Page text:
The afternoon of the student conference was devoted to contemporary issues. Social media is up and coming, both for private and professional use, and appropriate use of social media is a hot topic in midwifery. Webinars, tweetchats, and online forums are increasingly common and midwives are becoming ever more proficient in their use. Our futures look likely to include online antenatal classes, transatlantic collaborations, and live tweets from delivery rooms. The sharing of information and techniques across borders and oceans will be commonplace and students will be learning from midwives all over the world. The student debate clearly demonstrated the desire among students to update the profession with an increased focus on research-led care, teaching skills for midwives to help reach women antenatally, and family friendly education. The students I met were all bright, motivated and eager to help bring midwifery in to the 21st century.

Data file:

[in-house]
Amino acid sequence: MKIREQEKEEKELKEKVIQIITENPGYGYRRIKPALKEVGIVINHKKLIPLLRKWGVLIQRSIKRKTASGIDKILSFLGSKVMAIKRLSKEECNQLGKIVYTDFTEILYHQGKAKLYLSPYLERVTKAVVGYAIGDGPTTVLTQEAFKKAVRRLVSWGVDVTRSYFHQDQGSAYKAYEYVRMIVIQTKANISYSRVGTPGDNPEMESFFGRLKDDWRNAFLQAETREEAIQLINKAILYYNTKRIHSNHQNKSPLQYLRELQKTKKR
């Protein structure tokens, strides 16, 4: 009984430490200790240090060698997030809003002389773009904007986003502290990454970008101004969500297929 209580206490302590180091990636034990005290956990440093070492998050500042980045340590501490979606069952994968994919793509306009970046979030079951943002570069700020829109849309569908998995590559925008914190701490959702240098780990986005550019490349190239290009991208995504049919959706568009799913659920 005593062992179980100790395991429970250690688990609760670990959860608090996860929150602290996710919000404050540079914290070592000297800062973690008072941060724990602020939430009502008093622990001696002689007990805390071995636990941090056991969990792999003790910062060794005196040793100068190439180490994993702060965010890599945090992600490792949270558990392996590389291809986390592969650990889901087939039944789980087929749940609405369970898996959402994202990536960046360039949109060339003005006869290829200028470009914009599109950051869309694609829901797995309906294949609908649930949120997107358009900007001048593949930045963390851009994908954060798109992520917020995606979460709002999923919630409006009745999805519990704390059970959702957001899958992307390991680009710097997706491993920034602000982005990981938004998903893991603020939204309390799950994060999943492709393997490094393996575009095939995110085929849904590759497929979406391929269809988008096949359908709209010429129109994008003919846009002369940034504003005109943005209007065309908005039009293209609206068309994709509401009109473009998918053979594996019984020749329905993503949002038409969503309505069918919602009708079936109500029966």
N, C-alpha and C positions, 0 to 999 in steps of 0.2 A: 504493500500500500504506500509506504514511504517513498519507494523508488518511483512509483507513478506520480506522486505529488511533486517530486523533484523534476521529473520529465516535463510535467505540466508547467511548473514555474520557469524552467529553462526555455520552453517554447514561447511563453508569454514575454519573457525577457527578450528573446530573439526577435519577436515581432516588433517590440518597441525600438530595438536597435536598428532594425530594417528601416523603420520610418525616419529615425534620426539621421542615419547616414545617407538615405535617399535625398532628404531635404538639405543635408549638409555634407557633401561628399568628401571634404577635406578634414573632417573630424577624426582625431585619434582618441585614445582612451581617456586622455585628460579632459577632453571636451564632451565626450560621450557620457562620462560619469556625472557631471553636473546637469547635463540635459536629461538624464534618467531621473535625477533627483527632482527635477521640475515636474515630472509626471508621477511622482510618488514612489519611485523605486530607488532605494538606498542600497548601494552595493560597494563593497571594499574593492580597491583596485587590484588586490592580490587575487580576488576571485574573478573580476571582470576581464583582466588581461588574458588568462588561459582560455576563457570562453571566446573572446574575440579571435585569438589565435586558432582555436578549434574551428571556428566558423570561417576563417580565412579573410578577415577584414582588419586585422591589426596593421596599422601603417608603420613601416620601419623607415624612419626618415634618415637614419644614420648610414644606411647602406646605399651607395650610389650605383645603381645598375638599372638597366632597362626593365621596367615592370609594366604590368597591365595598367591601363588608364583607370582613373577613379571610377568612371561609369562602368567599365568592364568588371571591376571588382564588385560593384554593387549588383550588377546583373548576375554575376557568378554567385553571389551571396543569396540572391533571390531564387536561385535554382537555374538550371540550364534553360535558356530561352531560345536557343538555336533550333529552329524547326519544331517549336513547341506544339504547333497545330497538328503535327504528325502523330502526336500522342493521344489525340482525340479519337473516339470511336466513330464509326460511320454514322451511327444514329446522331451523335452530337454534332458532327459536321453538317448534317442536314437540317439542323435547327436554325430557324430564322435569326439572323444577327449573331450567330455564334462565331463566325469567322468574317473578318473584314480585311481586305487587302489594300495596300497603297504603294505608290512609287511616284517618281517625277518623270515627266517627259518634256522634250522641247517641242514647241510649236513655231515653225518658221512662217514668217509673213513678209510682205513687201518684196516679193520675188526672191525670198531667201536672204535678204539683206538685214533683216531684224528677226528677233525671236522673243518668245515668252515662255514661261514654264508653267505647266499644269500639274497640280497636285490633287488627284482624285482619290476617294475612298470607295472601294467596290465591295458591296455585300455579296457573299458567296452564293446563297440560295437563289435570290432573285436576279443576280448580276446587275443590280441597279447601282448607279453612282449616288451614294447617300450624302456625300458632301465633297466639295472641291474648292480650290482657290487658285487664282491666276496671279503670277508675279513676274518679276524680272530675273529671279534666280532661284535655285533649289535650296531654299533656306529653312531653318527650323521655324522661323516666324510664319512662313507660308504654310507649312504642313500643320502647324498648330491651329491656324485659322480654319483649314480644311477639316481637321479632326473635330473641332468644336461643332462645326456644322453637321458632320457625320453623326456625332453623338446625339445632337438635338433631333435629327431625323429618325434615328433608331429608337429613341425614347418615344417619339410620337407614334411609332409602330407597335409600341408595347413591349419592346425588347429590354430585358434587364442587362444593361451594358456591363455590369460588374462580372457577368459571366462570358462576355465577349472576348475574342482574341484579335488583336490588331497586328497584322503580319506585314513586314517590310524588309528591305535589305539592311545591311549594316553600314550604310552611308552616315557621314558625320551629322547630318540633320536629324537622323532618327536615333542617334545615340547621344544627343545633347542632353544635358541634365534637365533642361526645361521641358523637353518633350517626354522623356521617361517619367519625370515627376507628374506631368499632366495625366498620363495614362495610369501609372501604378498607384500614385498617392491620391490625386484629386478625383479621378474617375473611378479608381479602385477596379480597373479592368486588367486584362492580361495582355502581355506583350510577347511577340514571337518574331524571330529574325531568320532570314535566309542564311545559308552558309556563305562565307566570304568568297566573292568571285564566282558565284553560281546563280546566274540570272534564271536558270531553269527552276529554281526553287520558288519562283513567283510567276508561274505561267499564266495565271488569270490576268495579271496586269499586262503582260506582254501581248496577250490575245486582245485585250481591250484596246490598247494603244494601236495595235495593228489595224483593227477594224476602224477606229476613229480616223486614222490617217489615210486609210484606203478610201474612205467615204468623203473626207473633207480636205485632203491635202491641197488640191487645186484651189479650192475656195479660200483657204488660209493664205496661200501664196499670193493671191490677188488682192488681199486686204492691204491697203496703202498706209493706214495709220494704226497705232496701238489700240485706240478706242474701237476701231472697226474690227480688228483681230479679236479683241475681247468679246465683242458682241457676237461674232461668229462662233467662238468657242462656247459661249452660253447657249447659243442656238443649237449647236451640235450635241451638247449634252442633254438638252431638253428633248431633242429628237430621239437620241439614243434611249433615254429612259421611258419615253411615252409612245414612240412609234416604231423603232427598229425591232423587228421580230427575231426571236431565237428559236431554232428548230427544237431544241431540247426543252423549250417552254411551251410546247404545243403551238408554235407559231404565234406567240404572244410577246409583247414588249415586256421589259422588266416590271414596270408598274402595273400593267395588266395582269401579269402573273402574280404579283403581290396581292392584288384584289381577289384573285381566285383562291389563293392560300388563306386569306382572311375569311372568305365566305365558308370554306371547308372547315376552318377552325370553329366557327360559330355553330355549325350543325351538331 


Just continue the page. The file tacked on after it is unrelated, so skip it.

So how do I feel about the conference? I am beyond pleased that I was able to go because it was a day to remember. The speakers were inspirational, the students were enthusiastic, the midwives were supportive, and the exhibition hall was veritable sweet shop of midwifery goods and paraphernalia. New-age delivery beds with every feature under the sun, medical supplies to make anything from amniotomy to perineal massage a breeze, a host of gadgets for breastfeeding women, and a great many stalls supporting the campaign for normal birth. I know my chosen profession is a hard one, I know I will most likely feel overworked and underpaid in the years to come. Like so many others I have a newfound appreciation of lunch breaks that borders on the unhealthy, and my idea of the perfect shoe is wipe clean, has anti-slip soles and enough cushioning to allow me to stand for 12 hours without pain. And yet I, like so many students at the conference, am imbued with enthusiasm and quiet confidence. I believe that this is a great time to become a midwife. I believe that the appreciation we all hold for the miracle of birth will allow us to maintain a level of normality for all the women in our care, even as they become ever more complicated and high risk. I believe that we have the power to shape our profession and to make ourselves heard. Because the future will, quite literally, be in our hands.